With Spring 2021 priority registration starting Nov. 16, students will be asking themselves what professors and classes to take while building their schedules. One resource is overlooked and underutilized in making these choices: Student Feedback Forms data.
The forms are questionnaires that students fill out at the end of their courses. This semester, the university implemented a new form and system, developed by the joint faculty and staff Assessment of Instruction Committee, Temple University’s Office of Institutional Research and Assessment and Information Technology Services.
The enhanced version has eight university-level items: five response-scales and three open-ended questions.
While these changes are definitely a step in the right direction, and I commend the administration for listening to criticism, there is still room for improvement in the areas of student access to data and low student response rates.
The previous questionnaire was vague and subjective, asking students to rate their teacher’s performance by agreeing or disagreeing with statements like “I learned a great deal.”
It also lacked customization: an Arabic language course and a biology course differ wildly in objectives and content. Yet, a student could respond to the same set of questions for both.
Luckily, professors will be able to ask questions from a bank of 200 possibilities, and honors, online-only, general education and writing intensive courses will have questions designated for them, said Gina Calzaferri, director of assessment and evaluation for the office.
“One of the biggest pieces was to acknowledge the diversity of our academic programs across the university,” Calzaferri added. “We have 17 schools and colleges, and we pretty much had the standard form with just slight variations, but it didn’t really capture the needs for all the schools and colleges with regards to being able to better understand their courses and content areas.”
Temple will also be updating the SFF Data for Students, a dashboard where students can see data from previous semesters if they have completed their SFF. The new forms bring about much needed personalization, but the data should reflect what we inputted.
Rather than showing the results of multiple choice and open-ended questions, students can only see a bar graph for quality of teaching, grading, feedback and learning on a three-point scale.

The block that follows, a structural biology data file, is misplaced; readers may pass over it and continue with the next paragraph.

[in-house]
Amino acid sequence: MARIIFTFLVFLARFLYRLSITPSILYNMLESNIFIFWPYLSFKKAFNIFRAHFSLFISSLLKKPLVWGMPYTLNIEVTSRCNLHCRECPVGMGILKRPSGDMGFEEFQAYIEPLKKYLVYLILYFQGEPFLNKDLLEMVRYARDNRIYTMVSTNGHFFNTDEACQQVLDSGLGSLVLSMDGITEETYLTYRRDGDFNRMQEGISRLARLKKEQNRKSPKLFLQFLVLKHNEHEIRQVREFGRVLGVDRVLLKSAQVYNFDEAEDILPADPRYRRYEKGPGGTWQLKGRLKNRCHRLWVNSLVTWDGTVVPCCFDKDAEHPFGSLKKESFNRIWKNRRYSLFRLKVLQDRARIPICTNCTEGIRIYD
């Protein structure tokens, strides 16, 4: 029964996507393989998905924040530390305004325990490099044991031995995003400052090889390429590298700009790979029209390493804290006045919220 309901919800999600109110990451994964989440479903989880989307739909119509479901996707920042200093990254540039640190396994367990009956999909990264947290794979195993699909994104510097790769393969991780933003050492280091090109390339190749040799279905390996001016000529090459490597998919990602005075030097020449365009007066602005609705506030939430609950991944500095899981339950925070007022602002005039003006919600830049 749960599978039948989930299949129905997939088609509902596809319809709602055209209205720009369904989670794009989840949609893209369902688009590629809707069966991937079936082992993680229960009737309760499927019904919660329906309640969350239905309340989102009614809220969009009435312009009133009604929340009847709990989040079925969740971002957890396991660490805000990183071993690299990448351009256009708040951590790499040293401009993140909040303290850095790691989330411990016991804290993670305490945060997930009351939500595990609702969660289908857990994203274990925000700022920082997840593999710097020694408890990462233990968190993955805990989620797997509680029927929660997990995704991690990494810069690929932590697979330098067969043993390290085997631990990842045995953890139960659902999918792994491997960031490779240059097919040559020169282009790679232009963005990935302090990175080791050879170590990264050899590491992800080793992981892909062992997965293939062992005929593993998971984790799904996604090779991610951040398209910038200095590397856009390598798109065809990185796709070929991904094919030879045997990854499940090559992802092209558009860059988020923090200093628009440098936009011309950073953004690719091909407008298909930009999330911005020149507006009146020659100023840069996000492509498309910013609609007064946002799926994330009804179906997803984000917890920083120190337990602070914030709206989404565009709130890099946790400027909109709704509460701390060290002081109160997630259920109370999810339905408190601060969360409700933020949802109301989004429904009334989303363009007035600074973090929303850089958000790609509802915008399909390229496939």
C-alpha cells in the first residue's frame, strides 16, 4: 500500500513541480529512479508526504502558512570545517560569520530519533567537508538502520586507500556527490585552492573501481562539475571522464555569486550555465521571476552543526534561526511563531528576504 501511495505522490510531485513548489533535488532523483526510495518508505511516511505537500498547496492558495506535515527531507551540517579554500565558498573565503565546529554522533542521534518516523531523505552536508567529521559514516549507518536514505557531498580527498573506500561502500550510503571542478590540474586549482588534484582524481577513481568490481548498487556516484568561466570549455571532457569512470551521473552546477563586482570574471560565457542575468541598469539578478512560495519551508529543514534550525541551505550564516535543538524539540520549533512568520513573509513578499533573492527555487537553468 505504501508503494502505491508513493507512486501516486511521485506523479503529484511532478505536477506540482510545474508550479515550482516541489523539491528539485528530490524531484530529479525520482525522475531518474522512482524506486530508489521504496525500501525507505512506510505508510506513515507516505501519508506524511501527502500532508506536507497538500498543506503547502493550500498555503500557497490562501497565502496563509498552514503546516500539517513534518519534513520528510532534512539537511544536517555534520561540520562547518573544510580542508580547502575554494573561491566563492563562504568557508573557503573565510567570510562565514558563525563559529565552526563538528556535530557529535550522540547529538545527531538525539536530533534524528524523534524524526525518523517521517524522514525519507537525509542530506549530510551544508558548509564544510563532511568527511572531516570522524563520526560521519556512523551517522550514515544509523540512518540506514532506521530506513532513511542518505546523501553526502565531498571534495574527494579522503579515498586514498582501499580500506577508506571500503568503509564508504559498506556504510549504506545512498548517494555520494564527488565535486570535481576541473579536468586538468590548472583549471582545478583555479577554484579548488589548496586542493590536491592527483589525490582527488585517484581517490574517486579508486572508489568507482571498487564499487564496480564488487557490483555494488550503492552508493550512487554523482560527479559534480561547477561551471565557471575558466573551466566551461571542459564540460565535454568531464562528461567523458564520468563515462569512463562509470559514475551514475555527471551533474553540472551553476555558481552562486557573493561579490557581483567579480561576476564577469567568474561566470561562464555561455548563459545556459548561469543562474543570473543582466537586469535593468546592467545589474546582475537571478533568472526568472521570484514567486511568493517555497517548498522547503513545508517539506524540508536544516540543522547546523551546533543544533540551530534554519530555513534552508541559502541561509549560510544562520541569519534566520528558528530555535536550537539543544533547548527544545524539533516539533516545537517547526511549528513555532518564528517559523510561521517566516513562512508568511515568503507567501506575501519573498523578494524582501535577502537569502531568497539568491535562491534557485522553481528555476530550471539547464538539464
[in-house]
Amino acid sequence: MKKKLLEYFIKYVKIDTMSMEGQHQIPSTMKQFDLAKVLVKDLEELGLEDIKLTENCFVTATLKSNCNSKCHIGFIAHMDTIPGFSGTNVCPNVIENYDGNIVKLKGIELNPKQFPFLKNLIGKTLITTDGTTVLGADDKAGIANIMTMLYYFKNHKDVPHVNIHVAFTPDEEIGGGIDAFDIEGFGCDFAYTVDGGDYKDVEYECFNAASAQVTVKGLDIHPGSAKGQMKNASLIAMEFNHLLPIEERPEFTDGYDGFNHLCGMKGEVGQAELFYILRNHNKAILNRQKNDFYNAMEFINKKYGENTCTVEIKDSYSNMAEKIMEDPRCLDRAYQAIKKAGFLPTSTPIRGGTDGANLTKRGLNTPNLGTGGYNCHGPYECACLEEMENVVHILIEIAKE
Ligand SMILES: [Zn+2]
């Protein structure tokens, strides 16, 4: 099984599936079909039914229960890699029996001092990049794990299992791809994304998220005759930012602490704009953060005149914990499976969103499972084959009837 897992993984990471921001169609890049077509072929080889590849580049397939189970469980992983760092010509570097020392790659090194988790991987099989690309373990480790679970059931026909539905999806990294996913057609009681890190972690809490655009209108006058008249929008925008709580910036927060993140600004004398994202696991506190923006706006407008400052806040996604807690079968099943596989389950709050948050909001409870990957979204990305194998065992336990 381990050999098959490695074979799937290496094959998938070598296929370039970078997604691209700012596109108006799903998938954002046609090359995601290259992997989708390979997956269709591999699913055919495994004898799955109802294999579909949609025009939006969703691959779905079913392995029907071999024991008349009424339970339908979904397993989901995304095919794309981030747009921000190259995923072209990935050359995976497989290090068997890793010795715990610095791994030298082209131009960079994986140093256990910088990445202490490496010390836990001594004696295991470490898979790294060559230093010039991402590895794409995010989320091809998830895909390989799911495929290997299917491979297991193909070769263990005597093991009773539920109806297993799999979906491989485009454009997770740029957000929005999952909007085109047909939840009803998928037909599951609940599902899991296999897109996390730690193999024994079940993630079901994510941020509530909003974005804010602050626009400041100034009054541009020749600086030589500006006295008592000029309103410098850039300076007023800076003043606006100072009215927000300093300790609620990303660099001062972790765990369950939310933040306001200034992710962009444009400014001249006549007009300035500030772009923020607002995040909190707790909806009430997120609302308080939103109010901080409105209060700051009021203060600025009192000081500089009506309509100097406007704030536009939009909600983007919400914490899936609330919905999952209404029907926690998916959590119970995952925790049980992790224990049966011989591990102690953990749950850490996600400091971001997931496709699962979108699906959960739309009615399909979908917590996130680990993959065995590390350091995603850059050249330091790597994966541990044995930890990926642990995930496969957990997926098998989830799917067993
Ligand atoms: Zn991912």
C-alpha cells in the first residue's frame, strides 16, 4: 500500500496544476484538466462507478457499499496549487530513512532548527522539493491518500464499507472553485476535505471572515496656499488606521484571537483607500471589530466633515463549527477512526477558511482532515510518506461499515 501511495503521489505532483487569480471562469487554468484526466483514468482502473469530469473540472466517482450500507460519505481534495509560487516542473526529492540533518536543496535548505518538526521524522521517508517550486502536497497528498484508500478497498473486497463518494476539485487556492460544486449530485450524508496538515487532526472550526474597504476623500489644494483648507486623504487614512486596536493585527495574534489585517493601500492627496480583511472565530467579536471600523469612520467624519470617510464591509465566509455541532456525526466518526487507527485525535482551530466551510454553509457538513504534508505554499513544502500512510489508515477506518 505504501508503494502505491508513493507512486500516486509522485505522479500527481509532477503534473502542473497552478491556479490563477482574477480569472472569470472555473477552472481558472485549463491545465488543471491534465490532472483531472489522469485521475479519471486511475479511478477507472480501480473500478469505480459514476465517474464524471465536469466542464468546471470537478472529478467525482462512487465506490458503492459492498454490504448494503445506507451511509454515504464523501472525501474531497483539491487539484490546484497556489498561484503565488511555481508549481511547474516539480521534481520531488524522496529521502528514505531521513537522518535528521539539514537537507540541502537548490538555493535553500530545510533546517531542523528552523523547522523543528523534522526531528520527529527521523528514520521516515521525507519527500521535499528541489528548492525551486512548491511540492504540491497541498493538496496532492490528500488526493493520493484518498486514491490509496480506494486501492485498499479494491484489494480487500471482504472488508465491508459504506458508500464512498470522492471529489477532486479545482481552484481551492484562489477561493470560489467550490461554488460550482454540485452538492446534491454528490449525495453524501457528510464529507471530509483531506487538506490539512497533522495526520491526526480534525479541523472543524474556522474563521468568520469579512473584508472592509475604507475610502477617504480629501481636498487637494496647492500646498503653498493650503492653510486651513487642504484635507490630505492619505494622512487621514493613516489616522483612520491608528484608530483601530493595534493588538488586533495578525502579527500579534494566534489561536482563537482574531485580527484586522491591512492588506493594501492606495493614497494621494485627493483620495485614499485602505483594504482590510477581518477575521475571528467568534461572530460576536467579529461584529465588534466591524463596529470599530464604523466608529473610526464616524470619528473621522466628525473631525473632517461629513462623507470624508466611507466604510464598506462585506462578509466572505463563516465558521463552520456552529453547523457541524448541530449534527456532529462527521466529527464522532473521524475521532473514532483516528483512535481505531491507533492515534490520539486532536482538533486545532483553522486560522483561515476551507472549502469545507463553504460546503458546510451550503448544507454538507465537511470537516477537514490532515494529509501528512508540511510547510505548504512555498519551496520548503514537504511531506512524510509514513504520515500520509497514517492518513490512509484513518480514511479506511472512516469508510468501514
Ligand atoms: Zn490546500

Students should be able to view the same information they meticulously put in, not an arbitrary interpretation of it.
Students would be more inclined to use SFF Data for Students as an aid in course selection and complete their questionnaires in order to access it.
For example, it would be more effective for students to view peer comments than just charts and graphs.
Despite Temple having a system for evaluation, some students rely on other sources for selecting courses, said Emma Walinsky, a junior public health major.
“I have found that websites like ratemyprofessor.com or just simply talking to my peers are much more beneficial when it comes to learning about a course format or how a certain professor teaches,” Walinsky added.
The student response rate is typically only 55 to 60 percent, and it was even lower last semester due to the COVID-19 pandemic moving all classes online, Calzaferri wrote in an email to The Temple News. Students should take the time to fill out these feedback forms because they affect the overall quality of the courses at Temple, she added.
“It gives students a voice to tell us what they think about their courses,” Calzaferri said. “So the feedback from Student Feedback Forms is important for instructors so they can make changes on what they’re doing.”
SFFs can help other students succeed in a course, said Kayla Myers, a senior exercise and sport science major.
“I’ve had professors in the past who genuinely do take information they learned from those forms and apply it to the next semester,” Myers said.
Students should thoughtfully fill out feedback forms, but the university should put the same effort into making SFF Data for Students less abstract.